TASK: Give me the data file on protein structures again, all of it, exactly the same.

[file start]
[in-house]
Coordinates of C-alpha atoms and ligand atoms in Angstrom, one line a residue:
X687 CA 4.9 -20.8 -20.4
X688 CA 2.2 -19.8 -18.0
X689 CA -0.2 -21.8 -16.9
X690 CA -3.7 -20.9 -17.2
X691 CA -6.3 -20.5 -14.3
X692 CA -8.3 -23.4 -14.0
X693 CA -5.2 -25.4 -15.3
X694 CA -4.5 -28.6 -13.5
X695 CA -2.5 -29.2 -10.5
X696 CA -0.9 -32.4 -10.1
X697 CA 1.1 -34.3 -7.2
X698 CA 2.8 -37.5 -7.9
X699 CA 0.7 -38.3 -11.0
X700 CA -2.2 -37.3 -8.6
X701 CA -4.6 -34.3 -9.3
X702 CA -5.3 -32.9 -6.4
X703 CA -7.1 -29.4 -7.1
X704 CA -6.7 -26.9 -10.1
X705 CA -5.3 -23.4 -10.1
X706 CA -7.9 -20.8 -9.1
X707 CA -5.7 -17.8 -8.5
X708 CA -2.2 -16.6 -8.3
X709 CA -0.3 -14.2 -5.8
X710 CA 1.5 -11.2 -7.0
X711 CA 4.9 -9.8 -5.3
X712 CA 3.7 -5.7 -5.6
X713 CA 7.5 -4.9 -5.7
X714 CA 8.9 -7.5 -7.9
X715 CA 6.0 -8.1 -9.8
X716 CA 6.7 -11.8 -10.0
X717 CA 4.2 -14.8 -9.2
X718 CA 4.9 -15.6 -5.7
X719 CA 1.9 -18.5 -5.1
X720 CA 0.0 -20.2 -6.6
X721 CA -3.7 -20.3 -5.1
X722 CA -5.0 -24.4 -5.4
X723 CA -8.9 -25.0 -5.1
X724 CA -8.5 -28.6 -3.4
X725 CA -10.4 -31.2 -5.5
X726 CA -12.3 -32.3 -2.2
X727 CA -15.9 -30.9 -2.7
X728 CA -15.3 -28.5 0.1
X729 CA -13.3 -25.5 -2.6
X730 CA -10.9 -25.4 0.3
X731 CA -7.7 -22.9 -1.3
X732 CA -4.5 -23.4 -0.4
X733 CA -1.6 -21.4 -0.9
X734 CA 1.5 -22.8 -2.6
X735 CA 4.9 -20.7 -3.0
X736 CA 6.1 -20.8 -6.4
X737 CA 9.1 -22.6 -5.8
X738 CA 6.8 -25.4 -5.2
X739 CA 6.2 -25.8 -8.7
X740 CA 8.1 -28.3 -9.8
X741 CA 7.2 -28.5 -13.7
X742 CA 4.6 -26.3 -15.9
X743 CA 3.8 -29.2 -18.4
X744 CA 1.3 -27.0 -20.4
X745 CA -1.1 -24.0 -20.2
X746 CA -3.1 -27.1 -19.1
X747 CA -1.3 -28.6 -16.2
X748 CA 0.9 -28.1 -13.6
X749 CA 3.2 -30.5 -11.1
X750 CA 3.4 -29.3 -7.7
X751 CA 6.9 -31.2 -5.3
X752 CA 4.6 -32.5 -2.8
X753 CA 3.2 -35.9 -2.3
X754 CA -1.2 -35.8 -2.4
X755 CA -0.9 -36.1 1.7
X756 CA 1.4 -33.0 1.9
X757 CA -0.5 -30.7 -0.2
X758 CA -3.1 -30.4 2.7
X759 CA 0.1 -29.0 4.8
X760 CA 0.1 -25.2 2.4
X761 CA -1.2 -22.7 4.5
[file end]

[in-house]
Coordinates of C-alpha atoms and ligand atoms in Angstrom, one line a residue:
X687 CA 4.9 -20.8 -20.4
X688 CA 2.2 -19.8 -18.0
X689 CA -0.2 -21.8 -16.9
X690 CA -3.7 -20.9 -17.2
X691 CA -6.3 -20.5 -14.3
X692 CA -8.3 -23.4 -14.0
X693 CA -5.2 -25.4 -15.3
X694 CA -4.5 -28.6 -13.5
X695 CA -2.5 -29.2 -10.5
X696 CA -0.9 -32.4 -10.1
X697 CA 1.1 -34.3 -7.2
X698 CA 2.8 -37.5 -7.9
X699 CA 0.7 -38.3 -11.0
X700 CA -2.2 -37.3 -8.6
X701 CA -4.6 -34.3 -9.3
X702 CA -5.3 -32.9 -6.4
X703 CA -7.1 -29.4 -7.1
X704 CA -6.7 -26.9 -10.1
X705 CA -5.3 -23.4 -10.1
X706 CA -7.9 -20.8 -9.1
X707 CA -5.7 -17.8 -8.5
X708 CA -2.2 -16.6 -8.3
X709 CA -0.3 -14.2 -5.8
X710 CA 1.5 -11.2 -7.0
X711 CA 4.9 -9.8 -5.3
X712 CA 3.7 -5.7 -5.6
X713 CA 7.5 -4.9 -5.7
X714 CA 8.9 -7.5 -7.9
X715 CA 6.0 -8.1 -9.8
X716 CA 6.7 -11.8 -10.0
X717 CA 4.2 -14.8 -9.2
X718 CA 4.9 -15.6 -5.7
X719 CA 1.9 -18.5 -5.1
X720 CA 0.0 -20.2 -6.6
X721 CA -3.7 -20.3 -5.1
X722 CA -5.0 -24.4 -5.4
X723 CA -8.9 -25.0 -5.1
X724 CA -8.5 -28.6 -3.4
X725 CA -10.4 -31.2 -5.5
X726 CA -12.3 -32.3 -2.2
X727 CA -15.9 -30.9 -2.7
X728 CA -15.3 -28.5 0.1
X729 CA -13.3 -25.5 -2.6
X730 CA -10.9 -25.4 0.3
X731 CA -7.7 -22.9 -1.3
X732 CA -4.5 -23.4 -0.4
X733 CA -1.6 -21.4 -0.9
X734 CA 1.5 -22.8 -2.6
X735 CA 4.9 -20.7 -3.0
X736 CA 6.1 -20.8 -6.4
X737 CA 9.1 -22.6 -5.8
X738 CA 6.8 -25.4 -5.2
X739 CA 6.2 -25.8 -8.7
X740 CA 8.1 -28.3 -9.8
X741 CA 7.2 -28.5 -13.7
X742 CA 4.6 -26.3 -15.9
X743 CA 3.8 -29.2 -18.4
X744 CA 1.3 -27.0 -20.4
X745 CA -1.1 -24.0 -20.2
X746 CA -3.1 -27.1 -19.1
X747 CA -1.3 -28.6 -16.2
X748 CA 0.9 -28.1 -13.6
X749 CA 3.2 -30.5 -11.1
X750 CA 3.4 -29.3 -7.7
X751 CA 6.9 -31.2 -5.3
X752 CA 4.6 -32.5 -2.8
X753 CA 3.2 -35.9 -2.3
X754 CA -1.2 -35.8 -2.4
X755 CA -0.9 -36.1 1.7
X756 CA 1.4 -33.0 1.9
X757 CA -0.5 -30.7 -0.2
X758 CA -3.1 -30.4 2.7
X759 CA 0.1 -29.0 4.8
X760 CA 0.1 -25.2 2.4
X761 CA -1.2 -22.7 4.5